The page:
* New products to be unveiled at Mobile World Congress
* Models to include cheap basic phone, more affordable Lumia
* Nokia has focused on smartphones in past 2 years
By Ritsuko Ando
COPENHAGEN, Feb 22 Nokia is shifting
the focus of its turnaround strategy to regaining domination of
cheaper handsets after a stuttering campaign to catch up with
Apple and Samsung in high-end smartphones.
Company sources said it would introduce cut-price basic
phones to compete with the likes of Huawei and ZTE
and a new, lower-price model of its Lumia smartphone on Monday
at the Mobile World Congress convention in Barcelona.
Nokia, once the industry's undisputed leader, is struggling
to close the yawning gap with Apple's iPhones and Samsung's
Galaxy smartphones and is also losing share in the low-end
market which still accounts for the bulk of its sales.
Sales of basic phones fell over 20 percent in 2012 to 9.4
While some media reports have said that Nokia will announce
a tablet in Barcelona, the company is not yet ready to unveil
one, one of the sources said.
"What they have to do is increase share in the growing
smartphone part and also defend market share in the other," said
Swedbank analyst Hakan Wranne.
He said a lower-priced Lumia would help boost its mid-tier
offering, an increasingly important market as more consumers in
developing markets demand access to Facebook and other social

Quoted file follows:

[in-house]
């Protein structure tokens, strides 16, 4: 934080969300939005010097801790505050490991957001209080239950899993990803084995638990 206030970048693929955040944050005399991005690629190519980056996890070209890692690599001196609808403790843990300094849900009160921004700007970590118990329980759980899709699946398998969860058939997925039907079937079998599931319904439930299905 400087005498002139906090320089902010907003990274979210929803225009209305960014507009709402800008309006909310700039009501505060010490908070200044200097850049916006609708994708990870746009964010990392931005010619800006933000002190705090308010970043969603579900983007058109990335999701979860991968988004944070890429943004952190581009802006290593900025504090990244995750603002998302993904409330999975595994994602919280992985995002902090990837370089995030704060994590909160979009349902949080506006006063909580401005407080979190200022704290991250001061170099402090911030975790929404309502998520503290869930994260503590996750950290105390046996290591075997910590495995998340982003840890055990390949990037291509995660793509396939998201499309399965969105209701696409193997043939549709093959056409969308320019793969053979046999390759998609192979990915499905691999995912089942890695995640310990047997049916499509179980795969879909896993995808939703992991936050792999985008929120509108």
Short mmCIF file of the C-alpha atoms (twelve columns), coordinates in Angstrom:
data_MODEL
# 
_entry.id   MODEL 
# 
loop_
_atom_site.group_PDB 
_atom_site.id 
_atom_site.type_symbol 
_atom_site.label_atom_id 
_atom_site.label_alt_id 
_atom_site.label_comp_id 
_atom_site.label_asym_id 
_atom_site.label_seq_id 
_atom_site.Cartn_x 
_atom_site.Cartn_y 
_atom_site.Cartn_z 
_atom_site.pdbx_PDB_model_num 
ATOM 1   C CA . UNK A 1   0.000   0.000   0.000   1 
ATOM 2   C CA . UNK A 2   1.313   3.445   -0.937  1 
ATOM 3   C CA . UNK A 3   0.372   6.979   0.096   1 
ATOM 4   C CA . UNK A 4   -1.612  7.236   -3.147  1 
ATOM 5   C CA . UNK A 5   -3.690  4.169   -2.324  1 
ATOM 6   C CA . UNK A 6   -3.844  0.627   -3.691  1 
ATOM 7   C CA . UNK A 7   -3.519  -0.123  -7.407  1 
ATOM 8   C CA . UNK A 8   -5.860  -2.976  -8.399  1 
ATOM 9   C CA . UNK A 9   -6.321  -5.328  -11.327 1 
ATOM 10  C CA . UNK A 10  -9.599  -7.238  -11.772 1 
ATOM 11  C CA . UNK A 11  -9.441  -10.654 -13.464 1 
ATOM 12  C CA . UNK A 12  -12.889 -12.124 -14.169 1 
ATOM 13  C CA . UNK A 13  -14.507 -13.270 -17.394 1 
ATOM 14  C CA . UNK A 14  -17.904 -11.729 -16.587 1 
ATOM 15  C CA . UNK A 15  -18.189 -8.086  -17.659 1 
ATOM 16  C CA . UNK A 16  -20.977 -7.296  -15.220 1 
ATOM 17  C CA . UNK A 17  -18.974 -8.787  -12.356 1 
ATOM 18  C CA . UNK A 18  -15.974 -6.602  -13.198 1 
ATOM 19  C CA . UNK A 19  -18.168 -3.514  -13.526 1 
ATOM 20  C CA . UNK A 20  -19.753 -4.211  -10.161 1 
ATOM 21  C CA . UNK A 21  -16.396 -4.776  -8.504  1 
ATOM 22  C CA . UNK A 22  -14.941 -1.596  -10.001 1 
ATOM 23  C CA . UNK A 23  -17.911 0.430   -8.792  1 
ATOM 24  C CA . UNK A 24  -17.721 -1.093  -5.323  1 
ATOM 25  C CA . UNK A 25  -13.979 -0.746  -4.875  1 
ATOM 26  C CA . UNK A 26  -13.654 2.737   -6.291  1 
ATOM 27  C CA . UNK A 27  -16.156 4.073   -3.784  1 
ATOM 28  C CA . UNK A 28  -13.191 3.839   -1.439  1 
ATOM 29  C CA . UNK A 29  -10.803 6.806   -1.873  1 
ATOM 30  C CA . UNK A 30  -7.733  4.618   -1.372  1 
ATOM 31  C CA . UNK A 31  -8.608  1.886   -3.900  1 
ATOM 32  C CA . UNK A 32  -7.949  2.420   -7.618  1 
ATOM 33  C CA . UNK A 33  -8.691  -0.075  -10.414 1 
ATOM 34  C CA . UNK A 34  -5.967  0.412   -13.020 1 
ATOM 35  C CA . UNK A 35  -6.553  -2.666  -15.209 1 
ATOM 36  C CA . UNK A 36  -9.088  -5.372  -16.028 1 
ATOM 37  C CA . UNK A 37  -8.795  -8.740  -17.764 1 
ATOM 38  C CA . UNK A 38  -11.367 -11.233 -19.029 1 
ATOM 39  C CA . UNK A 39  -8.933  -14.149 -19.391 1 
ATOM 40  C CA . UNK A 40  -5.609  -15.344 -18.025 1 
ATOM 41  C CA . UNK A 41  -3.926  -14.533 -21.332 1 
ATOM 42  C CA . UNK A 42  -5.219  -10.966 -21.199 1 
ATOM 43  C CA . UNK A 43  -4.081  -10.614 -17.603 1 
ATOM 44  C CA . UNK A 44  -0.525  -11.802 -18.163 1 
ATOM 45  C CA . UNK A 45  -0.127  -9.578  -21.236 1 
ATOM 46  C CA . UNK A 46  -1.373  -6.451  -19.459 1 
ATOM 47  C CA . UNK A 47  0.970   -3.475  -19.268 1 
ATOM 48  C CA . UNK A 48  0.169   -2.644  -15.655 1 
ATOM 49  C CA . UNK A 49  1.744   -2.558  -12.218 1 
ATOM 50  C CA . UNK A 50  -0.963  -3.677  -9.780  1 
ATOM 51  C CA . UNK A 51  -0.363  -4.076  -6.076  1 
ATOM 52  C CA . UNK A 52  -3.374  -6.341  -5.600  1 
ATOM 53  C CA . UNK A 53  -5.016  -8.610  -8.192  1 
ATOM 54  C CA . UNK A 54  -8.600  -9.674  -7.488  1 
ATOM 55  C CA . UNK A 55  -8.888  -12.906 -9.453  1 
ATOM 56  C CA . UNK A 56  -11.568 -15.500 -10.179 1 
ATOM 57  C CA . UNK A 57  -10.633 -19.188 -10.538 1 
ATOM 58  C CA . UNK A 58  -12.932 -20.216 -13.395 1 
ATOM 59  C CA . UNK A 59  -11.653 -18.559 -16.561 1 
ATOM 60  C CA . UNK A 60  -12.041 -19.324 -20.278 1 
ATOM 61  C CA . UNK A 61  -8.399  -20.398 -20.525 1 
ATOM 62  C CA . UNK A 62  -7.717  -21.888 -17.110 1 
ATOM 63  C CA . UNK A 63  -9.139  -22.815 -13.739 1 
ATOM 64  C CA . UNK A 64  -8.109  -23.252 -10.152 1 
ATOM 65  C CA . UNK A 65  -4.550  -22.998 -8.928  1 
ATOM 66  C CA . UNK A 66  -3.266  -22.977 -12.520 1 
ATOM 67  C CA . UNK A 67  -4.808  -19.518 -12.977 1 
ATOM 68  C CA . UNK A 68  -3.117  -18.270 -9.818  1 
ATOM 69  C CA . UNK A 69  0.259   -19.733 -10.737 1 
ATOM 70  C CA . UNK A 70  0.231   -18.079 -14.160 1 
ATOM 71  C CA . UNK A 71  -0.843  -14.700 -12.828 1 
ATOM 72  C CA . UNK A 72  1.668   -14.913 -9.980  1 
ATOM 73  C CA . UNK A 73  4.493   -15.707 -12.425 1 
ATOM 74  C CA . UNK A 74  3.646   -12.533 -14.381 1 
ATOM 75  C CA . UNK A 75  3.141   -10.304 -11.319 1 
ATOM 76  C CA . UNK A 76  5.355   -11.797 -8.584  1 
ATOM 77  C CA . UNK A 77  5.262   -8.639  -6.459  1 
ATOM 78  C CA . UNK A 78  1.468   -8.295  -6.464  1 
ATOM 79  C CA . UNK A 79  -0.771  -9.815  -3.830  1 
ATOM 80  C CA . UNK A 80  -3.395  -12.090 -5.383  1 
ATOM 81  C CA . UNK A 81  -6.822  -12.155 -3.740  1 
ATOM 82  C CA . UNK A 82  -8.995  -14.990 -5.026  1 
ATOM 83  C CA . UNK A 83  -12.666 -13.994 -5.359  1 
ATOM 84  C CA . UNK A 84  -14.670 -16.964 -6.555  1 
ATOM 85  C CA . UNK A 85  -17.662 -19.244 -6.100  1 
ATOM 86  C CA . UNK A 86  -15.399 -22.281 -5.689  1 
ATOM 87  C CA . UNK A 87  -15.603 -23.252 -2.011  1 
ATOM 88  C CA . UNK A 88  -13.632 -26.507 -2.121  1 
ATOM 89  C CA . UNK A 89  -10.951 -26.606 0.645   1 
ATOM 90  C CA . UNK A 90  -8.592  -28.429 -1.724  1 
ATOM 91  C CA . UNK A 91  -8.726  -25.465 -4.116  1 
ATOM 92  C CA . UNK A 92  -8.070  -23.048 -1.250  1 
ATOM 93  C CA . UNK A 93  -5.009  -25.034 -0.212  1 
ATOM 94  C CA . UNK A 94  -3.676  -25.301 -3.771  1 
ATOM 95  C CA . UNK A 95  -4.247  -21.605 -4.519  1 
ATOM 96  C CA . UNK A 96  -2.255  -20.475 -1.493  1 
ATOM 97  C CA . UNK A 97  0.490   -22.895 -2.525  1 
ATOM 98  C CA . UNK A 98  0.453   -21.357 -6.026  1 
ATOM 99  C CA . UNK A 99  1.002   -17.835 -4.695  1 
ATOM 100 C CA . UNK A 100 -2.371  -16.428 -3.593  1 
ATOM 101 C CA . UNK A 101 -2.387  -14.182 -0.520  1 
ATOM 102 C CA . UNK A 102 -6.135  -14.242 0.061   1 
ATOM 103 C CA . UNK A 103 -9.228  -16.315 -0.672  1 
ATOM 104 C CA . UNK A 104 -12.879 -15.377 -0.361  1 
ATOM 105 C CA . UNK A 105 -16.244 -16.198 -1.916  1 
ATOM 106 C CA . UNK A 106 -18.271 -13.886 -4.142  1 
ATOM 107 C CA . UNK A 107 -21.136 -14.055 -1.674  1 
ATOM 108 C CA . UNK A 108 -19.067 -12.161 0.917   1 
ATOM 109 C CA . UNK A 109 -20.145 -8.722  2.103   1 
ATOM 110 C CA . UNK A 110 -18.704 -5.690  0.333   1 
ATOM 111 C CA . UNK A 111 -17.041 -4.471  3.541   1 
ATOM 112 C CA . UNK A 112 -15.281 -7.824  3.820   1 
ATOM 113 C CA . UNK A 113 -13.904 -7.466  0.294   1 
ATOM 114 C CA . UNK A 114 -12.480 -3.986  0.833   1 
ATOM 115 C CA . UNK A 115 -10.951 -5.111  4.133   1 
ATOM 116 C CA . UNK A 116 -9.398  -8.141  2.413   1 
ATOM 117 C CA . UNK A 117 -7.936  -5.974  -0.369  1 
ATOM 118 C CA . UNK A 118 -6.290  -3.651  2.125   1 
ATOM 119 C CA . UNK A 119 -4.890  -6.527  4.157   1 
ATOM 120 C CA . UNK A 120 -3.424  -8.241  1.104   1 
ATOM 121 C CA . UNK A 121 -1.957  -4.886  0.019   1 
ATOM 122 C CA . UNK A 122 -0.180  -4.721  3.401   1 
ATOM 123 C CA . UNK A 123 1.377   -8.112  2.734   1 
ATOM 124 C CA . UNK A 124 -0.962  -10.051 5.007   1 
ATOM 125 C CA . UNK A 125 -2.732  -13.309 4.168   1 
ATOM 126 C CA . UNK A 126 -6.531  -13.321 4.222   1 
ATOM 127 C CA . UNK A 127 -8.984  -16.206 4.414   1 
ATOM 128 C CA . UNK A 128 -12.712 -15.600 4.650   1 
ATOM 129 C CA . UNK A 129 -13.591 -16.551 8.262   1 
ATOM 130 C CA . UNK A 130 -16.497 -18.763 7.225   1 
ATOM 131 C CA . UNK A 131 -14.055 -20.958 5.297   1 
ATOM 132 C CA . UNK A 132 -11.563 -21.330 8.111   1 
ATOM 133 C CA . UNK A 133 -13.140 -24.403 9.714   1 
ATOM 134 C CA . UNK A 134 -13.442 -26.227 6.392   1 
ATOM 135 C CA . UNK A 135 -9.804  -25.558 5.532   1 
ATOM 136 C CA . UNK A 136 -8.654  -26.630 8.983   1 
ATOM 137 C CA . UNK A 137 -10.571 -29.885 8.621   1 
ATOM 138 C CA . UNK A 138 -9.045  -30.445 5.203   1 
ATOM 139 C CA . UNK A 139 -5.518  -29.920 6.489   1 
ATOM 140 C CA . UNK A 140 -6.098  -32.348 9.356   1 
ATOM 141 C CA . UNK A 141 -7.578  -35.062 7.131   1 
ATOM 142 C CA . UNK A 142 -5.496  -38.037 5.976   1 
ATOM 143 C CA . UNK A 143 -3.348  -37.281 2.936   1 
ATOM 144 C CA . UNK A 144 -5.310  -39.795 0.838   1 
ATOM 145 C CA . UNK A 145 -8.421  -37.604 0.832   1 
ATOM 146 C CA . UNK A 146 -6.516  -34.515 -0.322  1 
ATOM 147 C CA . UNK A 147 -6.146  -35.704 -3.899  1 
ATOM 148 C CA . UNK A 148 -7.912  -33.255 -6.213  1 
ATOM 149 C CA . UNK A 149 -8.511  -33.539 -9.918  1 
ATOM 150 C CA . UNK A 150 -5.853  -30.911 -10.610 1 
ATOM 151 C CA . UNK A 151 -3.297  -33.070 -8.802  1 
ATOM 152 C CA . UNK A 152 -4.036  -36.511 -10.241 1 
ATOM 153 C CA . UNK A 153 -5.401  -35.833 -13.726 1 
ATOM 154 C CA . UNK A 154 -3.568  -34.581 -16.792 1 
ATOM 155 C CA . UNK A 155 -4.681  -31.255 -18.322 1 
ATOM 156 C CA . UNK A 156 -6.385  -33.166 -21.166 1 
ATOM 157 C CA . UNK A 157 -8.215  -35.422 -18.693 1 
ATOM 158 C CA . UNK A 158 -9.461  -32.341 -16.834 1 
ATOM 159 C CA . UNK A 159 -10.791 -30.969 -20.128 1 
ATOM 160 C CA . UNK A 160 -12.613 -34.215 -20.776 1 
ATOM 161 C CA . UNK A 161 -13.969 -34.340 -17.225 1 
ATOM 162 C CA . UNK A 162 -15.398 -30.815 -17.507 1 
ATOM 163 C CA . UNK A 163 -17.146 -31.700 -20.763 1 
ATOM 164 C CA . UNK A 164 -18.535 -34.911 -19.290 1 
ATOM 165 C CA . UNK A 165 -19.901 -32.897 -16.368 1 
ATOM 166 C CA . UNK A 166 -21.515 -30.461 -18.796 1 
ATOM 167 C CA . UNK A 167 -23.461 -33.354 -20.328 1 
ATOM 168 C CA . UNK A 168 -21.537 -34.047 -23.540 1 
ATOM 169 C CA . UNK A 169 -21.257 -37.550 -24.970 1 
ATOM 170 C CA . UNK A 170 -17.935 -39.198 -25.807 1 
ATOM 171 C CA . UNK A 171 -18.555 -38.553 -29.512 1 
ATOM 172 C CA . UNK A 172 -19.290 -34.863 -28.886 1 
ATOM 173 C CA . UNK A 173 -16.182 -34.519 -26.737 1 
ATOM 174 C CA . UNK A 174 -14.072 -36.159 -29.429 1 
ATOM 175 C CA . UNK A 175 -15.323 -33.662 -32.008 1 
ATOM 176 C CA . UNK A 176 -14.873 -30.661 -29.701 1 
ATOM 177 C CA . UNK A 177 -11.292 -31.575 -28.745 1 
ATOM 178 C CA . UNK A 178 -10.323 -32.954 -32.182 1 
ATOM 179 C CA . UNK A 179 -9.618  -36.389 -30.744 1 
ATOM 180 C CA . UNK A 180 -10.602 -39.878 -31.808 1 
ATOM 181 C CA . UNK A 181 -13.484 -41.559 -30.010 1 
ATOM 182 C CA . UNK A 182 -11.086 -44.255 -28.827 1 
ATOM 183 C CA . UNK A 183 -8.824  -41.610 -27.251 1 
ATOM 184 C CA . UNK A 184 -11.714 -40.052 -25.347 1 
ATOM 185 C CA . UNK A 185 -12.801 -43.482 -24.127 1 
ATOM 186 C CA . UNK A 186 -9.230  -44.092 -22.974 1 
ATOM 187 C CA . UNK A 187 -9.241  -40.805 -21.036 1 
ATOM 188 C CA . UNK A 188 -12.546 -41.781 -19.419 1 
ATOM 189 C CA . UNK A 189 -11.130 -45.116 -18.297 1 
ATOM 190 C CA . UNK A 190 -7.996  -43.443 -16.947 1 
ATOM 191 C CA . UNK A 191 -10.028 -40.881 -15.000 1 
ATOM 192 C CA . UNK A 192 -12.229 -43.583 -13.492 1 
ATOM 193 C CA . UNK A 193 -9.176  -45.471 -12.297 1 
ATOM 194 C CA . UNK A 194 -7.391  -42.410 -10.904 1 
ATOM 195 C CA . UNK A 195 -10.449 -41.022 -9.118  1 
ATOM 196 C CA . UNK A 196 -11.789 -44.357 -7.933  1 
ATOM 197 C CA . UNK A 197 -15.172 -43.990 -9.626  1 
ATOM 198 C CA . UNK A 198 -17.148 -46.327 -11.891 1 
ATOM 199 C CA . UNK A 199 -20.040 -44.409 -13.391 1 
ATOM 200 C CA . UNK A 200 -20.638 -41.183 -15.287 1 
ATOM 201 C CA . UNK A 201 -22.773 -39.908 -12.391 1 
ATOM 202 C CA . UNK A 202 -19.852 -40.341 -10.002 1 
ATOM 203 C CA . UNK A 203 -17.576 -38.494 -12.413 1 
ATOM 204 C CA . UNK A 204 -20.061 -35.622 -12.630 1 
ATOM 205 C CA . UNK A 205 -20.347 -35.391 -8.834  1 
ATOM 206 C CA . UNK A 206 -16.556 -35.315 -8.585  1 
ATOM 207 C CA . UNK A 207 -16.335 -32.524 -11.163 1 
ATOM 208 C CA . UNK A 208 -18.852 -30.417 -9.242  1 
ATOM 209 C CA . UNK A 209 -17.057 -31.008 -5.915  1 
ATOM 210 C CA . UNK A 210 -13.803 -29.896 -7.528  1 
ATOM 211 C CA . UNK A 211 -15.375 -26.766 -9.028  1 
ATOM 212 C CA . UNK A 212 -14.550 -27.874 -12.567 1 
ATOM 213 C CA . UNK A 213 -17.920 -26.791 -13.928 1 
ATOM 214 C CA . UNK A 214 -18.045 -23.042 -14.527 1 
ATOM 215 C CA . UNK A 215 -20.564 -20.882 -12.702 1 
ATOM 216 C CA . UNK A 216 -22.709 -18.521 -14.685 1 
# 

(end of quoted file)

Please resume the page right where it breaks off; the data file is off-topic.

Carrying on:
media sites from their mobile phones.
"In order to not continue to lose share in the overall
market Nokia has to put forward competitive low-end smartphones.
"What's happening now is that the U.S. and Europe, the big
smartphone markets, are really approaching saturation where
customers will be upgrading to another smartphone or just
replacing one that's broken. That's not a growth market."
Lumia smartphones, which use Windows software, were
widely seen as make-or-break models for Nokia due to their high
The company has concentrated on developing the range in the
past two years, launching a top-of-the-range 920 model last
November. But it has been slow to take off, and investors have
said Nokia's dwindling cash position means it may soon need to
change course if sales do not pick up in the coming quarters.
Most Lumia phones cost over $200, and the 920 can retail at
over $600 without a carrier contract in the United States and
some European markets.
By contrast, the average selling price of Nokia's mobile
phones was 31 euros in 2012, down from 35 euros a year earlier.
Nokia's market share in the smartphone business is still
only around 5 percent. According to Gartner, Apple and Samsung
held a 52 percent share in the smartphone market in the fourth
Nokia sold 4.4 million Lumia devices in the fourth quarter,
and analysts say it must more double those sales and offer more
mid-range models to convince investors its smartphone strategy
is working and it can survive.
Nokia has already been expanding its line-up of Asha models,
which offer some access to the Internet but with fewer features
than high-end smartphones, to bolster its share in developing
markets such as China and India.
Customers of such mid-tier phones often upgrade to more
advanced phones, while sticking with the same brand or operating
system, analysts said.